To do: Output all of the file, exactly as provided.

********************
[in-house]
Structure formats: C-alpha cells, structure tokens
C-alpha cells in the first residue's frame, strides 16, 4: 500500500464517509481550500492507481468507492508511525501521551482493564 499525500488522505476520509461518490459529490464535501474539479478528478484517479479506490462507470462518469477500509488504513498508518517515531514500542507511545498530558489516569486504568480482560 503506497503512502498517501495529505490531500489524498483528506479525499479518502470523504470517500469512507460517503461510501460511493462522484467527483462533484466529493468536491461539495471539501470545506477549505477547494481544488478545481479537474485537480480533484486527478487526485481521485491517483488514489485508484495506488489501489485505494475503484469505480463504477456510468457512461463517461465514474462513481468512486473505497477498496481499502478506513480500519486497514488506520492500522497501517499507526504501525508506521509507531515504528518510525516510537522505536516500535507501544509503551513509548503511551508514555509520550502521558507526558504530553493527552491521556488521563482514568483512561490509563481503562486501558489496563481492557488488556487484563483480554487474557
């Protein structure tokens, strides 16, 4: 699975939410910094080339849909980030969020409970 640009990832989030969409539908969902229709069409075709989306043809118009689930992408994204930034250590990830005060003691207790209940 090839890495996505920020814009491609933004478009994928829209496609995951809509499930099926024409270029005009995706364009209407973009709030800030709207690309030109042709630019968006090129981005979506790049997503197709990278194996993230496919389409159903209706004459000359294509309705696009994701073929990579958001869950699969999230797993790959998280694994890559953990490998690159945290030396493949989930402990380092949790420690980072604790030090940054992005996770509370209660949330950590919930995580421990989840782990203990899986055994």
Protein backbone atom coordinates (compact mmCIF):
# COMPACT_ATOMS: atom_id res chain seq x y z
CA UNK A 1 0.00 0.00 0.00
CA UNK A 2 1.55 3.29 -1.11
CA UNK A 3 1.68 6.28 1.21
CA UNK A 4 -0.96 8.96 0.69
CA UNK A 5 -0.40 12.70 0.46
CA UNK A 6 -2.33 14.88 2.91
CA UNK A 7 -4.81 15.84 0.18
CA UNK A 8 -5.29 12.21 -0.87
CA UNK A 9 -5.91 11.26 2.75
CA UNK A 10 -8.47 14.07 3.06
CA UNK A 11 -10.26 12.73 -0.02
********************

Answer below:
[in-house]
Structure formats: C-alpha cells, structure tokens
C-alpha cells in the first residue's frame, strides 16, 4: 500500500464517509481550500492507481468507492508511525501521551482493564 499525500488522505476520509461518490459529490464535501474539479478528478484517479479506490462507470462518469477500509488504513498508518517515531514500542507511545498530558489516569486504568480482560 503506497503512502498517501495529505490531500489524498483528506479525499479518502470523504470517500469512507460517503461510501460511493462522484467527483462533484466529493468536491461539495471539501470545506477549505477547494481544488478545481479537474485537480480533484486527478487526485481521485491517483488514489485508484495506488489501489485505494475503484469505480463504477456510468457512461463517461465514474462513481468512486473505497477498496481499502478506513480500519486497514488506520492500522497501517499507526504501525508506521509507531515504528518510525516510537522505536516500535507501544509503551513509548503511551508514555509520550502521558507526558504530553493527552491521556488521563482514568483512561490509563481503562486501558489496563481492557488488556487484563483480554487474557
């Protein structure tokens, strides 16, 4: 699975939410910094080339849909980030969020409970 640009990832989030969409539908969902229709069409075709989306043809118009689930992408994204930034250590990830005060003691207790209940 090839890495996505920020814009491609933004478009994928829209496609995951809509499930099926024409270029005009995706364009209407973009709030800030709207690309030109042709630019968006090129981005979506790049997503197709990278194996993230496919389409159903209706004459000359294509309705696009994701073929990579958001869950699969999230797993790959998280694994890559953990490998690159945290030396493949989930402990380092949790420690980072604790030090940054992005996770509370209660949330950590919930995580421990989840782990203990899986055994």
Protein backbone atom coordinates (compact mmCIF):
# COMPACT_ATOMS: atom_id res chain seq x y z
CA UNK A 1 0.00 0.00 0.00
CA UNK A 2 1.55 3.29 -1.11
CA UNK A 3 1.68 6.28 1.21
CA UNK A 4 -0.96 8.96 0.69
CA UNK A 5 -0.40 12.70 0.46
CA UNK A 6 -2.33 14.88 2.91
CA UNK A 7 -4.81 15.84 0.18
CA UNK A 8 -5.29 12.21 -0.87
CA UNK A 9 -5.91 11.26 2.75
CA UNK A 10 -8.47 14.07 3.06
CA UNK A 11 -10.26 12.73 -0.02